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The prayer that takes possession of God's best often involves waiting.
Why does God delay? There are many reasons. But there are some things we should understand, or we'll misinterpret why we have to wait. We must avoid interpreting God's delays as God's denials. In the Bible, you'll discover that delays are the norm, not the exception.
Unless a specific need must be had by a definite time, delays are inevitable. America is the home of microwave living; we are used to drive-through restaurants, drive-through banks, and drive-through grocery stores. But with God, there is no such thing as drive-through breakthrough; there's a price for progress.
I am going to share seven thoughts about waiting on God in prayer:
* Another reason God delays in answering us is because it keeps us talking to Him. God also uses delays to line up the human channels through which He'll provide our answer.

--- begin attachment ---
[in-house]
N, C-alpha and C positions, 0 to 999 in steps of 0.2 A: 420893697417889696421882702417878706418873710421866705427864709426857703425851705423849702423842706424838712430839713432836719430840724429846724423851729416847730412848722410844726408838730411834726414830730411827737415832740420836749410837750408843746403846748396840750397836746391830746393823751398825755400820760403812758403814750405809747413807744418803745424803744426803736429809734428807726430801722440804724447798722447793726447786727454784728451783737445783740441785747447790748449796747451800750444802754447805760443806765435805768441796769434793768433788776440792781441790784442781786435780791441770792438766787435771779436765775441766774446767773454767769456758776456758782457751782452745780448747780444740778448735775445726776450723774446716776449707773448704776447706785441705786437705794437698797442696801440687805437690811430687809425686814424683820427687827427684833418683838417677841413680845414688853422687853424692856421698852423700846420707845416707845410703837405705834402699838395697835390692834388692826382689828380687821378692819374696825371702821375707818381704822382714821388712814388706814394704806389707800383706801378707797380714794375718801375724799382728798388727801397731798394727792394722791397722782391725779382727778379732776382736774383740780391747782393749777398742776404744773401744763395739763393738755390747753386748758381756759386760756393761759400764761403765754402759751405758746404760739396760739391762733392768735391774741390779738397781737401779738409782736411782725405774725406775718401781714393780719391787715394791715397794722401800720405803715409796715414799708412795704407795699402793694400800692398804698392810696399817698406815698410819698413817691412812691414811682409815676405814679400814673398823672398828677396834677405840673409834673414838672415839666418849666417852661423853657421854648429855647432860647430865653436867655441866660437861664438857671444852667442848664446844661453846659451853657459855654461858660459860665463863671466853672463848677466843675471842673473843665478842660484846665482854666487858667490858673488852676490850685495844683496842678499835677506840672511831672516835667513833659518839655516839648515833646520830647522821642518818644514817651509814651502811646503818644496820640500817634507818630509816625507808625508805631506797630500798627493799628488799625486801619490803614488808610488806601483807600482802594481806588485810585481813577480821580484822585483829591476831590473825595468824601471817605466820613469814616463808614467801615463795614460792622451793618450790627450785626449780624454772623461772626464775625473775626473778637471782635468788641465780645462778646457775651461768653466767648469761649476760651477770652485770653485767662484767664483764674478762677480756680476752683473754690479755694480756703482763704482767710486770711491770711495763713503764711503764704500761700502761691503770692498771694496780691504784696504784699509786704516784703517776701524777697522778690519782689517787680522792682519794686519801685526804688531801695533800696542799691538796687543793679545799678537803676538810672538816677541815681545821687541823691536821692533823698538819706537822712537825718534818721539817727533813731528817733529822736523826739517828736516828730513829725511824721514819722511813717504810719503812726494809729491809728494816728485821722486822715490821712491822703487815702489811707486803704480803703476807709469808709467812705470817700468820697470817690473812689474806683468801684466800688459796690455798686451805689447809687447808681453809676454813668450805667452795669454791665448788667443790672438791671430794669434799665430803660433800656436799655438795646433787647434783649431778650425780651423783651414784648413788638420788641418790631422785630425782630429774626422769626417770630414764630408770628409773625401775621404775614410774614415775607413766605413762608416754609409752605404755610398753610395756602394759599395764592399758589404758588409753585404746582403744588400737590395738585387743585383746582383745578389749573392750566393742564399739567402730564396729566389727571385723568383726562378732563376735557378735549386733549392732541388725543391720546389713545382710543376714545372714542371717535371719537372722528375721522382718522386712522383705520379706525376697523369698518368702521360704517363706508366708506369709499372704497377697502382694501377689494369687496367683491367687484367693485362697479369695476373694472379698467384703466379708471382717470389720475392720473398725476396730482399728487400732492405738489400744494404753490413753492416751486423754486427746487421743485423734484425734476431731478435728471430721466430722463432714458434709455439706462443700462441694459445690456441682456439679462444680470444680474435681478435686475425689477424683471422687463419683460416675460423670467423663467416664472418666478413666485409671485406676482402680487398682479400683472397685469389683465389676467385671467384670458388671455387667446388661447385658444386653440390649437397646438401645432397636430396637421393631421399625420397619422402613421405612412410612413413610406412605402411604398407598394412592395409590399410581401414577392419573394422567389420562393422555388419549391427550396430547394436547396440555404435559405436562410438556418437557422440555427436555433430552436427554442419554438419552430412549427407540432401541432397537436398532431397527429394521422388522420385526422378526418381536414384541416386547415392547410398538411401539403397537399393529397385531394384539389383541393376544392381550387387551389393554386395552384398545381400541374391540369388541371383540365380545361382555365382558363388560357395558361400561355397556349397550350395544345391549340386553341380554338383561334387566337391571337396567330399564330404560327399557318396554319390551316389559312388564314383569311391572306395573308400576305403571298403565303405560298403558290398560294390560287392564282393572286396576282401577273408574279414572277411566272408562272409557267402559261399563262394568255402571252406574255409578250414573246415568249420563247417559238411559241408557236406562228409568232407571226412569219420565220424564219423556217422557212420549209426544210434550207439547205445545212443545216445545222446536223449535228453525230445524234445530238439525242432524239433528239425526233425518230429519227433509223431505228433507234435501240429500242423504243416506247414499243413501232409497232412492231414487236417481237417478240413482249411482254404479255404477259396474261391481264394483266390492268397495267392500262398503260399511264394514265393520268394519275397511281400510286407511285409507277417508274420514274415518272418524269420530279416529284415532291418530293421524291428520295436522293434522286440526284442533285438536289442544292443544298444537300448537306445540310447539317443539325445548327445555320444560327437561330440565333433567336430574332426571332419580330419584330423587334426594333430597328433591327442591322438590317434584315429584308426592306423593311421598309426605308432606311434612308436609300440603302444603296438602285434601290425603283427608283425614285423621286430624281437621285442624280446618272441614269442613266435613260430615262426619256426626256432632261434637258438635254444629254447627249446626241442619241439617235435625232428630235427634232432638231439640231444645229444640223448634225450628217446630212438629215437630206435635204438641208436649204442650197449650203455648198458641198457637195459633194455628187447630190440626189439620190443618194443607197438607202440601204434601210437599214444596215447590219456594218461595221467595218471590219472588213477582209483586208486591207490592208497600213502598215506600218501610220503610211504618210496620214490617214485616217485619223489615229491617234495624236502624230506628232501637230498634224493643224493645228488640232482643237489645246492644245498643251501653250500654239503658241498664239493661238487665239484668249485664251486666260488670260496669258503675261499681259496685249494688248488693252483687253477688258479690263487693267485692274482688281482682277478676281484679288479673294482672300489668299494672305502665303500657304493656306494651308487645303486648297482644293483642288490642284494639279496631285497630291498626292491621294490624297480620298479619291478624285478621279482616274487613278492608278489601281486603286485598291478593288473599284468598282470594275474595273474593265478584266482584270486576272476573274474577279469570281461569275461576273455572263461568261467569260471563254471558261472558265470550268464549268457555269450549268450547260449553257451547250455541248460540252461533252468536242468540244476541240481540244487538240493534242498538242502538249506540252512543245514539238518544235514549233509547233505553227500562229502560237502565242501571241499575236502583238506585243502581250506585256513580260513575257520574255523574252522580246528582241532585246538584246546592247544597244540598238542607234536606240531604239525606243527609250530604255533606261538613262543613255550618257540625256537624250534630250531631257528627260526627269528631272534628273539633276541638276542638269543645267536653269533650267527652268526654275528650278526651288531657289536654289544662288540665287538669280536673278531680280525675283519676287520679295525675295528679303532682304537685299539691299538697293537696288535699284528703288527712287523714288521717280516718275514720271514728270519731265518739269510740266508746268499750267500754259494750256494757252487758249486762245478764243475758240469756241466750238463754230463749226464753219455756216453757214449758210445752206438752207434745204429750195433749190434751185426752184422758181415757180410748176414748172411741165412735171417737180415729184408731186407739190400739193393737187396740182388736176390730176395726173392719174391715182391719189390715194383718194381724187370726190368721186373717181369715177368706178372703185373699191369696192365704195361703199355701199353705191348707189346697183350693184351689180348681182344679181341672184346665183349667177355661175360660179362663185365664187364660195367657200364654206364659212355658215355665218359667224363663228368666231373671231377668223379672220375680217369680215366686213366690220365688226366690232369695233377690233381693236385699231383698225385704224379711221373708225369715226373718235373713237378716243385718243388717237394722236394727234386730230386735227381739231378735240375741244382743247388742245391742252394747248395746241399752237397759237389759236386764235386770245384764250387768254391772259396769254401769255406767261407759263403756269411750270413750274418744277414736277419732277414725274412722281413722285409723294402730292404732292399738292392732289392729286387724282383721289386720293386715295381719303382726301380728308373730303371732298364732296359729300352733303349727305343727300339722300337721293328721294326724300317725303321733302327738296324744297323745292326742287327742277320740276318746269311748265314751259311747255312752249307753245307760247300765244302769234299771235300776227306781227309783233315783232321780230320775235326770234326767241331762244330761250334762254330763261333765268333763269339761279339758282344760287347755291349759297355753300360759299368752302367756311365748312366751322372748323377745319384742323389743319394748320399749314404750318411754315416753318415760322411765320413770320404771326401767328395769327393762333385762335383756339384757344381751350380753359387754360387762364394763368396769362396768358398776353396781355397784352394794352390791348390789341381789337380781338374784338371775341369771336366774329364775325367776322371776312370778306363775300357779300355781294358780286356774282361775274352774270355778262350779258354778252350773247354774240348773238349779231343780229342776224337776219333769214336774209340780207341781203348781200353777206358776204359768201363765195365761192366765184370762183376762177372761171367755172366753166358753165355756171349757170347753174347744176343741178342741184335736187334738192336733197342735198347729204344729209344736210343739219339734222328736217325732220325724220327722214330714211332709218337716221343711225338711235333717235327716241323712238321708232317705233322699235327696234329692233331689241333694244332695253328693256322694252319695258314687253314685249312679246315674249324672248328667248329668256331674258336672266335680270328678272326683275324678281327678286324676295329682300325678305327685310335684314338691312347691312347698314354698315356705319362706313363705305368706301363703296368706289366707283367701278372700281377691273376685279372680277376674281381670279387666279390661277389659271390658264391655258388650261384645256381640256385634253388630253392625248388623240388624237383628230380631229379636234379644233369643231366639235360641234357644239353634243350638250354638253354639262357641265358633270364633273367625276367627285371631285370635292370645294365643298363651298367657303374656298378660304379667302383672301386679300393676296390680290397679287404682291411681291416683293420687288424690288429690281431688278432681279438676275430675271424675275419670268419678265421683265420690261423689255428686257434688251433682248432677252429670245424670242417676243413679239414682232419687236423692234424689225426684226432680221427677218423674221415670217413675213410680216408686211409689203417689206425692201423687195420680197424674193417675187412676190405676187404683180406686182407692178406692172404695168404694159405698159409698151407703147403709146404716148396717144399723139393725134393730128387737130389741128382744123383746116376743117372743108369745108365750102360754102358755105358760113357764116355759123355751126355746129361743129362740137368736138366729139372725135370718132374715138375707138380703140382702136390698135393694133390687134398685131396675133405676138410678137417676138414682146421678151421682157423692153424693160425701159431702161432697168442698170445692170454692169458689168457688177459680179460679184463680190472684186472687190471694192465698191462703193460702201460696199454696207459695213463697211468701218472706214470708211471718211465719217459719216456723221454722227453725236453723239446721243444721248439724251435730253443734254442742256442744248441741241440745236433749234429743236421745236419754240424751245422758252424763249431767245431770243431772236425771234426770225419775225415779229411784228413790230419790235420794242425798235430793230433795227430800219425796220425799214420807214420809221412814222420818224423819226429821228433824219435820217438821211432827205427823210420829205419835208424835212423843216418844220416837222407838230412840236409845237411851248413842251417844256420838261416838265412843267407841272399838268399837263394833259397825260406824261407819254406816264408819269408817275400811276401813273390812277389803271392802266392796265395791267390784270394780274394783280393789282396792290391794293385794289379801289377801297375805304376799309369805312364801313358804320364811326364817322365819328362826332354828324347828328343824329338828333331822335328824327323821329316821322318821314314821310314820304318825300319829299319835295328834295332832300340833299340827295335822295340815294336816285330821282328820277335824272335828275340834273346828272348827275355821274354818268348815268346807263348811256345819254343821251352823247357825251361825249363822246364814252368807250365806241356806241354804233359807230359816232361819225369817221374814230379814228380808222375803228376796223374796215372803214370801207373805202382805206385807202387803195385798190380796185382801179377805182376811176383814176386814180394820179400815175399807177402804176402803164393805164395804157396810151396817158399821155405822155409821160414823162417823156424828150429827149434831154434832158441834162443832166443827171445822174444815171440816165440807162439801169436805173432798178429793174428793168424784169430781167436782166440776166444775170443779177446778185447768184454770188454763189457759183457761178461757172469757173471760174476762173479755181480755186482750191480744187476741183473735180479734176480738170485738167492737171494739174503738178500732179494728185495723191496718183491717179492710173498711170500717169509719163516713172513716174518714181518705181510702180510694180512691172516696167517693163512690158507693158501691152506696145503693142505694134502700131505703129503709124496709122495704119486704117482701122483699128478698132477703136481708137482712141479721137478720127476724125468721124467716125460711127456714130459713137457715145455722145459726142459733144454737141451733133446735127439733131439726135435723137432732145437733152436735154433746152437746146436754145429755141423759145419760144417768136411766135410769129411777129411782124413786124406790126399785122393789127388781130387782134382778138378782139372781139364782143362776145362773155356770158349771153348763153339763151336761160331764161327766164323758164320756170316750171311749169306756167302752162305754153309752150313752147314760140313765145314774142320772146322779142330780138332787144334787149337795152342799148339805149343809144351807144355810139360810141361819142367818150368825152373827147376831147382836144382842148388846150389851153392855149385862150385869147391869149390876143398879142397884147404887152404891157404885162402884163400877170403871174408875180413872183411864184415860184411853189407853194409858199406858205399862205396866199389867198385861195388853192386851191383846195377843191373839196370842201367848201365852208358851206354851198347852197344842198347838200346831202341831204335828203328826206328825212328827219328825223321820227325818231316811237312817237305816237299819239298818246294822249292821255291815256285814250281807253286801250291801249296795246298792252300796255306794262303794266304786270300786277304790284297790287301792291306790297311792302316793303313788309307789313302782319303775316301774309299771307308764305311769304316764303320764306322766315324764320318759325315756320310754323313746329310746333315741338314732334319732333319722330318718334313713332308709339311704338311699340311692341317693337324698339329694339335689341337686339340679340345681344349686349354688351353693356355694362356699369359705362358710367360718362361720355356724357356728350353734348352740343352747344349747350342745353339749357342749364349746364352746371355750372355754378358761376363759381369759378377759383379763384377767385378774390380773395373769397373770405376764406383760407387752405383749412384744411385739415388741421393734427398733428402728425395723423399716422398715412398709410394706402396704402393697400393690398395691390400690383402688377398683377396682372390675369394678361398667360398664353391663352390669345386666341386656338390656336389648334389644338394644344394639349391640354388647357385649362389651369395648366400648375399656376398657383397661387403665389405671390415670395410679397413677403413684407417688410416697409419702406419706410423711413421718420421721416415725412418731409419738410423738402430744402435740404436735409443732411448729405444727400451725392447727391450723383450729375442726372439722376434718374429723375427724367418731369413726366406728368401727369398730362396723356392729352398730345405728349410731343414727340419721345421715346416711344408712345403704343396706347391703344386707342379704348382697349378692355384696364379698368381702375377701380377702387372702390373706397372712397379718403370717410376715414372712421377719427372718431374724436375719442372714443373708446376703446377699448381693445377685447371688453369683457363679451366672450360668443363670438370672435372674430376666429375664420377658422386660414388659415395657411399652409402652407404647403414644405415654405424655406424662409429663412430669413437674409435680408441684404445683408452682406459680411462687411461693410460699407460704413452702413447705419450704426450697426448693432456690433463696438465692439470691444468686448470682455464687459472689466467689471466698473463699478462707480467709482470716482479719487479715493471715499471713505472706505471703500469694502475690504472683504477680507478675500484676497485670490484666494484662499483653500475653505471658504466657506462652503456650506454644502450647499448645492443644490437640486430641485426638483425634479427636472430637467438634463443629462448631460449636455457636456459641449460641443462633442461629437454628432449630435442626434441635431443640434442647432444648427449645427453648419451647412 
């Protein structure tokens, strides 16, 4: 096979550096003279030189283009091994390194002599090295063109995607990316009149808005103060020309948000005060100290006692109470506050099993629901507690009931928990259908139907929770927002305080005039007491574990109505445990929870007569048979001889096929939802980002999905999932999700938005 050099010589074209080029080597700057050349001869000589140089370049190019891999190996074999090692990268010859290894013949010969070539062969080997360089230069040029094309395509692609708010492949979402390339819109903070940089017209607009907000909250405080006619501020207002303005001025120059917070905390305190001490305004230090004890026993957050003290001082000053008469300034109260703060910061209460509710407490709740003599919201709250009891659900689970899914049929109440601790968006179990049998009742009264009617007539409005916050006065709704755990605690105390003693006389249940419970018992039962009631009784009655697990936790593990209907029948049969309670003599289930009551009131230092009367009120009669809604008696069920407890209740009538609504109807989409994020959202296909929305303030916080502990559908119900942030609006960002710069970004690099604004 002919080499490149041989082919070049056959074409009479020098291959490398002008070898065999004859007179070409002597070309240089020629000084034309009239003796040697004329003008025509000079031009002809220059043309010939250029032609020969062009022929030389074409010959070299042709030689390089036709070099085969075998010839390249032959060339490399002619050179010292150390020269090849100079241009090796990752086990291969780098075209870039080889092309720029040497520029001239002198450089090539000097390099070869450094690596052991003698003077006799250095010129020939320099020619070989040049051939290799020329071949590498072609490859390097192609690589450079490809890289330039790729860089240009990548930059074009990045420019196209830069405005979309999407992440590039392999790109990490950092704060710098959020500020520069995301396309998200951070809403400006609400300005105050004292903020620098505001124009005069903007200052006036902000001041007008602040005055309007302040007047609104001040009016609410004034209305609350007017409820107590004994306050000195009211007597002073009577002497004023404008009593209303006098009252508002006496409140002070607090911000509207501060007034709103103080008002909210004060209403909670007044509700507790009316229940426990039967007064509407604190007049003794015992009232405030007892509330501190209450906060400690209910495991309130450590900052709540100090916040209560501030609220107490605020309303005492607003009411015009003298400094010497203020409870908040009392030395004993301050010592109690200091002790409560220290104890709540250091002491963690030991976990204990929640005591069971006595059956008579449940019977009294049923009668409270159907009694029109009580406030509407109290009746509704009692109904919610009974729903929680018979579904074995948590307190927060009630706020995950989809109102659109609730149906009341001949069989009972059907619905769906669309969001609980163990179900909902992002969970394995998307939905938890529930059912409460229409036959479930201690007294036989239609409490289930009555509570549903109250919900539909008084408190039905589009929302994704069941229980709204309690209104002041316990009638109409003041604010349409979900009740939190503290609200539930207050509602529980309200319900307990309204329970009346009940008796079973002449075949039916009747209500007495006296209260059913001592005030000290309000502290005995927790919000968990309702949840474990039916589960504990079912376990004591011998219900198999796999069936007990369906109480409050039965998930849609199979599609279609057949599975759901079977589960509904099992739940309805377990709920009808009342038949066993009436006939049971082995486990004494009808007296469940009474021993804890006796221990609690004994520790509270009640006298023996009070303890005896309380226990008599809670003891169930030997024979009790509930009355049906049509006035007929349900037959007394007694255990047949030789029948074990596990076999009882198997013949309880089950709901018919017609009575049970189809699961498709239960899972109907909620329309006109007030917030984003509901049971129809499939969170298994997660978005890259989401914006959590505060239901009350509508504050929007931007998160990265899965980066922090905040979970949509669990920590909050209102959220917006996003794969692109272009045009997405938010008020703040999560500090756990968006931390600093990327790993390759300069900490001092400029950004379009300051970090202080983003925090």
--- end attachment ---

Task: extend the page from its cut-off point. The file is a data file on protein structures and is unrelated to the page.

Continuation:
* God uses delays to expose unsurrendered areas of our life.
* God also uses His delays to expose wrong motives in us (Ecclesiastes 4:4; James 3:14-16).
* God sometimes delays if the answer to our prayer might take us away from Him.
* God sometimes delays granting a request until we learn to find our satisfaction in Him and Him alone (John 17:3).
So why does God seem to take forever?
One reason we have to wait is that God is teaching us to trust Him. The longer the delay, the greater the impact the answer will have for God's Kingdom.
Noah waited 120 years while building a boat before the flood came. Abraham waited more than 25 years for the fulfillment of God's promise. Jacob waited 20 years until he was out from under Laban's thumb. Joseph waited 13 years for the fulfillment of his God-given dream. Moses waited 40 years until it was God's time for him to rescue Israel. David waited 12 years from the time he was anointed until he was crowned. Jesus waited 30 years before He fulfilled God's promises as Messiah.
Most of us know Proverbs 3:5-6, but we have never lived it. We're prone to take back control of our lives when things get tough. God intends that we all learn to trust Him.